It’s 10am when I meet Zvi Suchet and he looks very tired. “I haven’t slept all night,” he explains, “I had an image in my mind and I couldn’t stop until I brought it to life. To tell you the truth, I would have had the same story every day for the last week”. As tired as he is, Zvi’s eyes are still bright and alive with passion as he shows me his new piece – a scene of three rabbis in a dark forest, intently discussing a delicately-held cloud, in the background Zvi’s signature black birds fly past.

In just under 6 months, Zvi has not only created his debut 40-piece collection but has already caused a stir in the international art world with his “Jewish Magical Realism” – a style that is, according to leading Israeli gallerist Avital Lang, “completely unique in its style and subject matter, it is a modern refresh of a centuries-old subject”.

Born in Cape Town, South Africa, Zvi has worked as a professional photographer since publishing his first book at the age of 12. The book showcased his highly-technical photography of Israeli stamps and was inducted into the Smithsonian Permanent Collection in 1992. Since then, under the name, Marc Hoberman, he has published over 40 books and is the founder of HOBERMAN – a publishing house internationally renowned for producing luxurious photographic books.

Zvi Suchet

At the start of 2019, Zvi decided to embark on a journey of creating a fine art collection to share his “visions” with the world. “When I was a child I had a very visual mind, and at my school’s morning prayers I loved to imagine all sorts of scenes. I once heard this lovely story from a Rabbi about a young boy who came to synagogue for the first time. He was from a poor village and couldn’t read. So instead of praying he recited the aleph-bet which was all he could think of doing. The congregants laughed at him, but the Rabbi explained that God would turn his letters into prayers. I really related to this and hoped that Hashem would accept my ‘visions’ as my form of sincere prayer”. Working on his craft for over 20 years, Zvi finally felt that he had acquired the skills needed to put these “prayers” on paper to share and hopefully inspire others.

To produce these complex scenes, Zvi uses a mix of photography and digital “photo-illustration”. Coming from a traditional background, Zvi delved into many late nights of study to produce each piece, as he explains, “I became absolutely fascinated with the depth of the Talmud, everything has a limitless trail of thoughts and discussions and meaning. Every day and night I research more and I bring all my questions to my Rabbi for discussion the next day. I have been blessed to find my Judaism through this project. I like to think of it as God answering my childhood prayers.”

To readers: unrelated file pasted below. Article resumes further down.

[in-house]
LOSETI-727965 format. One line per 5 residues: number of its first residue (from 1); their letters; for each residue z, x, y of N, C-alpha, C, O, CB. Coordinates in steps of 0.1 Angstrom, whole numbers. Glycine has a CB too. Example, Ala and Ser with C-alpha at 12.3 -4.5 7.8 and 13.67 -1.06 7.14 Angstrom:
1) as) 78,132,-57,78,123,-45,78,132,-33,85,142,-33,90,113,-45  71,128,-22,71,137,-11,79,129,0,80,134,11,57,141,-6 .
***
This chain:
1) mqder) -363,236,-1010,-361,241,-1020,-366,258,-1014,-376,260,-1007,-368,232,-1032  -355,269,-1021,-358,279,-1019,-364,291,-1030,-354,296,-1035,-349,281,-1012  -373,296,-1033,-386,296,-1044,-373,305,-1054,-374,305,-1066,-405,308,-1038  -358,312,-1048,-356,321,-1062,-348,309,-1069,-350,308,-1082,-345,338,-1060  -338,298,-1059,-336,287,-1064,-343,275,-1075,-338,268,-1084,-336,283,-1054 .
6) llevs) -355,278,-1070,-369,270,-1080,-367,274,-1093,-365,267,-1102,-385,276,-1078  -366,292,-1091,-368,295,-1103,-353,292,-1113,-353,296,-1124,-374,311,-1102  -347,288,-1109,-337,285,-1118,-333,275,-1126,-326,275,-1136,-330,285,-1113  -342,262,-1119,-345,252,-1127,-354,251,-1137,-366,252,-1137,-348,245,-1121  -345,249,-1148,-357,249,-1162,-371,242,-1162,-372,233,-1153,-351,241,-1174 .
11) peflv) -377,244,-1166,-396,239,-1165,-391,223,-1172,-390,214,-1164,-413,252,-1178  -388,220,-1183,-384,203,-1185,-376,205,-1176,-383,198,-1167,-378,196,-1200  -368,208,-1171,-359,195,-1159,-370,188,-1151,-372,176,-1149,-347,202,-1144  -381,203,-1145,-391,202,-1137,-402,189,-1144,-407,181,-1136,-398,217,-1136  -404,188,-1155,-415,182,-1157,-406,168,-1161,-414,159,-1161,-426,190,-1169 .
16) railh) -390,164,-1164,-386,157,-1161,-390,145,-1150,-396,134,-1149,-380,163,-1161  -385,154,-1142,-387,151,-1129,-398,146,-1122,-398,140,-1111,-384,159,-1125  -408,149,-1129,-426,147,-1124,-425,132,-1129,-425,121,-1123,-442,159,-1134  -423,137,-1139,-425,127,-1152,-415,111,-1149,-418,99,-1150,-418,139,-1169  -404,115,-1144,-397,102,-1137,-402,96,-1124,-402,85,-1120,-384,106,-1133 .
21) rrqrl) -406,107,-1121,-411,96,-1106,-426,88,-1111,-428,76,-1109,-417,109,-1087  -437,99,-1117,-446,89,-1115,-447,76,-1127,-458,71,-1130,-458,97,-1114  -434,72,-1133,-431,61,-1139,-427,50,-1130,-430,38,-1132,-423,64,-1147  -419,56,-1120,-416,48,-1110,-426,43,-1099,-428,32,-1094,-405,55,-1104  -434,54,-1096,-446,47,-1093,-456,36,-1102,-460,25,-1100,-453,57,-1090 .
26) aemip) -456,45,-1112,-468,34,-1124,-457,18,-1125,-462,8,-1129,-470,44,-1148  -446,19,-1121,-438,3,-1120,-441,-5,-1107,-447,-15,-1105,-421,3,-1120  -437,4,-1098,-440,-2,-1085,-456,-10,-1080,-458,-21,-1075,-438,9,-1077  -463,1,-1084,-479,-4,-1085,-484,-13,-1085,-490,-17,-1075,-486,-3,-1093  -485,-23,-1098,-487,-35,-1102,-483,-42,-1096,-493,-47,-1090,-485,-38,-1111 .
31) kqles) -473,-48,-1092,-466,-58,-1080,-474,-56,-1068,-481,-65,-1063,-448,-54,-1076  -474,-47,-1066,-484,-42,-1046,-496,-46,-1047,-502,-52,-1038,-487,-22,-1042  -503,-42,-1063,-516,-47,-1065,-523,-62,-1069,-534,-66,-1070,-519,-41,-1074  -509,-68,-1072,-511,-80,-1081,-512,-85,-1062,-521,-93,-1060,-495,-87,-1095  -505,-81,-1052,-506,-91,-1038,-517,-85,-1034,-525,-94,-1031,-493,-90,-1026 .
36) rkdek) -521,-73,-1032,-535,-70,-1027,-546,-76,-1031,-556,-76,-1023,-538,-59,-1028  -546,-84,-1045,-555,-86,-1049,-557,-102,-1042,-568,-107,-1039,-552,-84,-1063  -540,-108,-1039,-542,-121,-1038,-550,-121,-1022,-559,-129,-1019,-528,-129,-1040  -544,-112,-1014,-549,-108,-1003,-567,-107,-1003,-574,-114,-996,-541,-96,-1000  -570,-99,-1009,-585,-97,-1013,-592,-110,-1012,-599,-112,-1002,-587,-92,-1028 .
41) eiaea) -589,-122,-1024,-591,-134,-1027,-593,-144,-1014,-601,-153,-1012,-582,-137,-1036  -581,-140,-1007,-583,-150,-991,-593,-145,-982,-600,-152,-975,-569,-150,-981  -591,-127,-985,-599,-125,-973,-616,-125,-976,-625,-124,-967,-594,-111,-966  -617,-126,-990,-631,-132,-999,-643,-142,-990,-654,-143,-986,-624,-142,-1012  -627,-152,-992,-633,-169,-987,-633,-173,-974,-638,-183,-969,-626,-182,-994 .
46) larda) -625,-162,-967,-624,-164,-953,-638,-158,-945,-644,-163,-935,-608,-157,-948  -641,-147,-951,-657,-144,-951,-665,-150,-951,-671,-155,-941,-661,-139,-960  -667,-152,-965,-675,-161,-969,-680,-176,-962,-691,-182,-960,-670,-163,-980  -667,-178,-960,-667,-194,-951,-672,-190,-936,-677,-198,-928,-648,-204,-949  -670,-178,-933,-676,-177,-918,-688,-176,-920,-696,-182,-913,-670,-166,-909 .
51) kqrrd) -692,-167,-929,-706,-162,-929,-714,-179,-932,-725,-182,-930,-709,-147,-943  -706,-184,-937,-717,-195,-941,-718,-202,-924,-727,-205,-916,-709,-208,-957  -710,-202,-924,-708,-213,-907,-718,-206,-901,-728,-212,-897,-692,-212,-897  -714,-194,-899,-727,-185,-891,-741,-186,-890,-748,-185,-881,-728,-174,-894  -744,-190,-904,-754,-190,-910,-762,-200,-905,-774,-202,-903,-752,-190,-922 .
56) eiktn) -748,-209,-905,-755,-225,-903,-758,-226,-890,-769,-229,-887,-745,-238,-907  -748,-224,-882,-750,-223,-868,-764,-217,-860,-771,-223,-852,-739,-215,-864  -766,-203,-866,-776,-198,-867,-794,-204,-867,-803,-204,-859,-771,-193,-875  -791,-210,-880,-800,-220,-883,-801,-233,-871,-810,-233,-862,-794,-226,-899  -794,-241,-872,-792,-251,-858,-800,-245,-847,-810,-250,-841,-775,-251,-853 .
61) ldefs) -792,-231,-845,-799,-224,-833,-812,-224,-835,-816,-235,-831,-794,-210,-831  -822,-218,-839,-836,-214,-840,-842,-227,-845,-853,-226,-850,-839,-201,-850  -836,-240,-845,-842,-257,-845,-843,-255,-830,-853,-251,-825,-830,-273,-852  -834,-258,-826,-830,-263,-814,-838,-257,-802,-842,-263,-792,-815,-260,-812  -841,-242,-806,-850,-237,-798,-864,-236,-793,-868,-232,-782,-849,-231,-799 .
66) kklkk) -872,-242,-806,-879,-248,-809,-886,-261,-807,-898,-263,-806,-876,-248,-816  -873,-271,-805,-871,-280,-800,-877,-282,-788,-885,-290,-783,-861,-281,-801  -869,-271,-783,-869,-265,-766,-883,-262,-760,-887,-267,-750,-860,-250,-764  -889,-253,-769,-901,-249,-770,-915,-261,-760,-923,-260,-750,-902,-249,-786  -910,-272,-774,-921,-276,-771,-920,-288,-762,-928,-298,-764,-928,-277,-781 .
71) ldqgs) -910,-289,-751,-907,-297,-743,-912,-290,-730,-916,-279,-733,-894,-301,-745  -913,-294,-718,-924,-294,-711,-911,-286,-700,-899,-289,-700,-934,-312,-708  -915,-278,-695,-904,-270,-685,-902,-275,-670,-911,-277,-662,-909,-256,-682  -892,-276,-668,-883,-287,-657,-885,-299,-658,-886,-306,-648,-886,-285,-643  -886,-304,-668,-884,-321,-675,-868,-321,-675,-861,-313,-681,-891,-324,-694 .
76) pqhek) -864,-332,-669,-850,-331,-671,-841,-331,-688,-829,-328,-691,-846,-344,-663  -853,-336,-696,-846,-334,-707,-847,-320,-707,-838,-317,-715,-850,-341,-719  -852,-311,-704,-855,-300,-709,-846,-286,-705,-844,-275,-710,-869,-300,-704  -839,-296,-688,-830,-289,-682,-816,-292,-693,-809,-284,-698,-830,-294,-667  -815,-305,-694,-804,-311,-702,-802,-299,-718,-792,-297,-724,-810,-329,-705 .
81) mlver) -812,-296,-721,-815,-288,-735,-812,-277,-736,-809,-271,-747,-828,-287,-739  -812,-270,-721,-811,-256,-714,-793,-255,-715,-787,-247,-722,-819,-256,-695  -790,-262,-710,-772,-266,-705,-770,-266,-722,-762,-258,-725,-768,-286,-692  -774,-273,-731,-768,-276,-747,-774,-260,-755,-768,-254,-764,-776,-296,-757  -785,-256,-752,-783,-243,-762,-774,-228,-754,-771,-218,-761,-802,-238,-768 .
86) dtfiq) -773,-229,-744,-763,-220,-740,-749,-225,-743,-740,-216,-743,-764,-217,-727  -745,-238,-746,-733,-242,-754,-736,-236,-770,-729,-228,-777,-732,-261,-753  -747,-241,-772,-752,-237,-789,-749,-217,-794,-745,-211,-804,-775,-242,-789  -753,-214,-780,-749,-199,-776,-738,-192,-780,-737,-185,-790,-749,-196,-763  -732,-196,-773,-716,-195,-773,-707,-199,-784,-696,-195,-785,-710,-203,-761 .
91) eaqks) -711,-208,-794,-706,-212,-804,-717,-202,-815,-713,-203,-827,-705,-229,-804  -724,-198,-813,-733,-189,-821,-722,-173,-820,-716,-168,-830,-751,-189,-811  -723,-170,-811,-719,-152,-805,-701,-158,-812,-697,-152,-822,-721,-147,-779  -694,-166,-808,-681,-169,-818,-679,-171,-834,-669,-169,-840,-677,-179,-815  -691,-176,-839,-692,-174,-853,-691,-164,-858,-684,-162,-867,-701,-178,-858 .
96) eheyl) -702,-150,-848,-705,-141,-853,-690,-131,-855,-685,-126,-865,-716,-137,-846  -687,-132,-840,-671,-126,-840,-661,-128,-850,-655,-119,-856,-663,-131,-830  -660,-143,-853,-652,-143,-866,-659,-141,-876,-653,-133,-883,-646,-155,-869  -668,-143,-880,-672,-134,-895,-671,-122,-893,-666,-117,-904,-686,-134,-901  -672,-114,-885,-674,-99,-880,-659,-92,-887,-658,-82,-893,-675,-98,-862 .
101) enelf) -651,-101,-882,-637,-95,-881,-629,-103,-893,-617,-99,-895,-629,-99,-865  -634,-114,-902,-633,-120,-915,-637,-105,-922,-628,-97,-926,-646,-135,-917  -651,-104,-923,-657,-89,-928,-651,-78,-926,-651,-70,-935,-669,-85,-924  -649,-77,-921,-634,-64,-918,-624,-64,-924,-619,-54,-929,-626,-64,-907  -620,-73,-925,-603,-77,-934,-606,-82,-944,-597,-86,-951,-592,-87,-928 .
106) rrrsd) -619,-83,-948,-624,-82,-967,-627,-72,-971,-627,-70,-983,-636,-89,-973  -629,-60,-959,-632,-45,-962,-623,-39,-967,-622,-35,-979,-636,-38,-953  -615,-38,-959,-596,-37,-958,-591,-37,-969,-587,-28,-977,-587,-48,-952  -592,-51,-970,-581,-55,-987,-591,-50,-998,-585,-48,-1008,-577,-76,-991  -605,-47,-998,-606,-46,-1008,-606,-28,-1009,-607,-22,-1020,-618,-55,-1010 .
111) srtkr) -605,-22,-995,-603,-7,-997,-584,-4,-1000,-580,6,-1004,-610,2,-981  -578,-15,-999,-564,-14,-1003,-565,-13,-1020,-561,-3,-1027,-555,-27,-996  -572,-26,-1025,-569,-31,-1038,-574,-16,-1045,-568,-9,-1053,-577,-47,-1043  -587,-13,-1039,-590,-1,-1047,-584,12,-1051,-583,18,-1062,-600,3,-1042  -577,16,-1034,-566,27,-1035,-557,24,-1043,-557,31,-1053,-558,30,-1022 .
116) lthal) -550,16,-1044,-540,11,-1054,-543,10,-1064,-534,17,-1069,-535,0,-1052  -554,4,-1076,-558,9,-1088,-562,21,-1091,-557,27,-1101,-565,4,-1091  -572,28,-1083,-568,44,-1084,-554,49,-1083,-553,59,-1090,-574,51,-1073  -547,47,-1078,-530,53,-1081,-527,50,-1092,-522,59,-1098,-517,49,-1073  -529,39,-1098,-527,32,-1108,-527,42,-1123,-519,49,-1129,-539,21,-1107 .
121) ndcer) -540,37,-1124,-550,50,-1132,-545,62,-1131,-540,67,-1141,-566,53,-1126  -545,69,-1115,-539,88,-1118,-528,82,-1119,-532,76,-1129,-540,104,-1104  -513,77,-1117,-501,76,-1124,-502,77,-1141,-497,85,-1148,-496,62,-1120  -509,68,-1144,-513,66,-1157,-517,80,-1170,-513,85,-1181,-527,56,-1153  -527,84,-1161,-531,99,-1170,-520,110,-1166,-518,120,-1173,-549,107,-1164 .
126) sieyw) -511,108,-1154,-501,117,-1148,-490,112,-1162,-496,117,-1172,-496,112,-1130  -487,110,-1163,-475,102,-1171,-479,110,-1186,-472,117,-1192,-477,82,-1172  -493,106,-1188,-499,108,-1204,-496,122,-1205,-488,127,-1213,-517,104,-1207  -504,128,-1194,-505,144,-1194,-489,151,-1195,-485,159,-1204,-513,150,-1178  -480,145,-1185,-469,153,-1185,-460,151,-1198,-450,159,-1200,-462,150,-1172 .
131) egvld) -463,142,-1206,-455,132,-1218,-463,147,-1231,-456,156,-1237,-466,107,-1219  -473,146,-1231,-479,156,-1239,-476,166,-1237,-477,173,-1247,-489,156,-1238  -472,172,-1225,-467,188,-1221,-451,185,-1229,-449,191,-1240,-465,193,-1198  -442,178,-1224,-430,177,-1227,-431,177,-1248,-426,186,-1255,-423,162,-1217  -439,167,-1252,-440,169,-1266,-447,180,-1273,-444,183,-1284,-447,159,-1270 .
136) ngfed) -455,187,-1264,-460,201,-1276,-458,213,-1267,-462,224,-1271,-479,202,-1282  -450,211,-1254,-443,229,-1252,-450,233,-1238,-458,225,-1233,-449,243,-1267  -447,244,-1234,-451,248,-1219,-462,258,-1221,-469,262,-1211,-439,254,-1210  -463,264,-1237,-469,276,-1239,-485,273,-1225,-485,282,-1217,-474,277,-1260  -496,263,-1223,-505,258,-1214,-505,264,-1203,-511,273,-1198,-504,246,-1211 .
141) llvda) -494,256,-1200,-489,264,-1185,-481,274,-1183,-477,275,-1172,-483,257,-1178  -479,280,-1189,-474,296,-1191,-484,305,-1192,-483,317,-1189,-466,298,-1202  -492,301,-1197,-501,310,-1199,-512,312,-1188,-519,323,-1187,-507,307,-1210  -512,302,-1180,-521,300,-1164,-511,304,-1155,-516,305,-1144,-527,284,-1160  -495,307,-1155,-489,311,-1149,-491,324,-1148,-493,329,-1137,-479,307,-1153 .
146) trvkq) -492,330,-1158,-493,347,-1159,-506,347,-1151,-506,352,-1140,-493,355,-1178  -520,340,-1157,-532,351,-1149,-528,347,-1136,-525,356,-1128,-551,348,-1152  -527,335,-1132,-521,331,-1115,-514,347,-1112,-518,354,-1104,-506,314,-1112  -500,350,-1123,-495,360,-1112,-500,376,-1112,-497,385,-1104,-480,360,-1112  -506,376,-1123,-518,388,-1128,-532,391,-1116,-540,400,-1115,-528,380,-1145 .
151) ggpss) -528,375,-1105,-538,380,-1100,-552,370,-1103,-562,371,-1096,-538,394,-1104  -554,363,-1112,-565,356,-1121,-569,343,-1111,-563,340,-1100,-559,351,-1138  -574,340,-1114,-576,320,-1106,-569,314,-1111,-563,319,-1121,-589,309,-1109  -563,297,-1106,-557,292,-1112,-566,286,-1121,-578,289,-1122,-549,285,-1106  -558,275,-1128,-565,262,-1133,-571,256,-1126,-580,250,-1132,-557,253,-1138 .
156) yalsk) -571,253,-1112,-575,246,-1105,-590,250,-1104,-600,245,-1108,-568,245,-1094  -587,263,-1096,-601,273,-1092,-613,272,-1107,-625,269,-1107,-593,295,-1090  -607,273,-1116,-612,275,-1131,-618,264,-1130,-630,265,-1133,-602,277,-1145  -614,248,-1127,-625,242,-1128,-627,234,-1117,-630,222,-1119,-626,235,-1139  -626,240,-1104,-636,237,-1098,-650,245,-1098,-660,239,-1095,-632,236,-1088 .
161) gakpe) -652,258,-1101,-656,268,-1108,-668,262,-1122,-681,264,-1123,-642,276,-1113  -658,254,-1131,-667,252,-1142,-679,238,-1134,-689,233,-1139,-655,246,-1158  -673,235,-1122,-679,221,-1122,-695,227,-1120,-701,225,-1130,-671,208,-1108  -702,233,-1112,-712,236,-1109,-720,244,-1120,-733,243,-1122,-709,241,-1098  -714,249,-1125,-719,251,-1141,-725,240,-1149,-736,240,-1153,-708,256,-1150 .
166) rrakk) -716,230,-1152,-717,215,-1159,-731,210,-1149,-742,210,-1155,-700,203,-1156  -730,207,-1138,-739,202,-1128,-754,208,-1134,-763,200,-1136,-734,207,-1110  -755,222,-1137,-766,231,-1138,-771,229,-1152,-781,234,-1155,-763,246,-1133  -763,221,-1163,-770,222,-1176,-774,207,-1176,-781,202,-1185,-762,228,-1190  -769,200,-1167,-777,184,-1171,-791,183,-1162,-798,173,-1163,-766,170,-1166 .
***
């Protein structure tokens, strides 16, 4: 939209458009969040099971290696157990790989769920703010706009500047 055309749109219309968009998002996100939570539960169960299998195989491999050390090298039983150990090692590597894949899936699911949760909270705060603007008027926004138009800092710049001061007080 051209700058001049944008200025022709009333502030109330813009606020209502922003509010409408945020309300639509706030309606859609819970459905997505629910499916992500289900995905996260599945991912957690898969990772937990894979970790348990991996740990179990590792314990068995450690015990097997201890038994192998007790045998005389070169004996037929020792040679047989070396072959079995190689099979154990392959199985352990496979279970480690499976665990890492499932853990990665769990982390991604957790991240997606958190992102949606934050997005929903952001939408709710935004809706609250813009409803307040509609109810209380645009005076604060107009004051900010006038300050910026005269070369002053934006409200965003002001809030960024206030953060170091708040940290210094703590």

To discover more and to see Zvi’s videos of each piece’s symbolism, visit www.zvisuchet.com

Images with comments by Zvi Suchet:

The Discussion

One of my favourite elements of Judaism is the openness and encouragement to discuss and debate. The reader of Jewish texts does not simply read words printed on a page, the reader is an active player on the page and with the page – a vocal participant in the conversation. I cherish this uniquely inclusive culture, the sight and sounds of the Jewish debate is simply beautiful and connects us to what must almost certainly be the longest conversation in history.

The Radiant Portal

Within one image, I aim to show the life of a Jewish man. Following his traditional path, the visual shows both his heritage and at the same time his future. I placed the shin above the doorframe – on my path through life I have always looked to the magical 21st letter of the alef-beis. It is an incredibly powerful visual that has endless meaning. The three lines of the shin may be interpreted as three general dimensions of a human being: Kesser (will and pleasure), the intellect, and the emotions. Simultaneously the three lines of the shin can signify the three pillars upon which the world stands: the study of Torah, prayer and good deeds. Visually the letter itself looks like a crown. I believe Judaism gives us all this crown – to live our lives with the responsibility of kings. A surprise! Did you see it? The shadows of Aba and Ima are in the “wings” proudly watching the scene unfold.

The Rabbi of Port Louis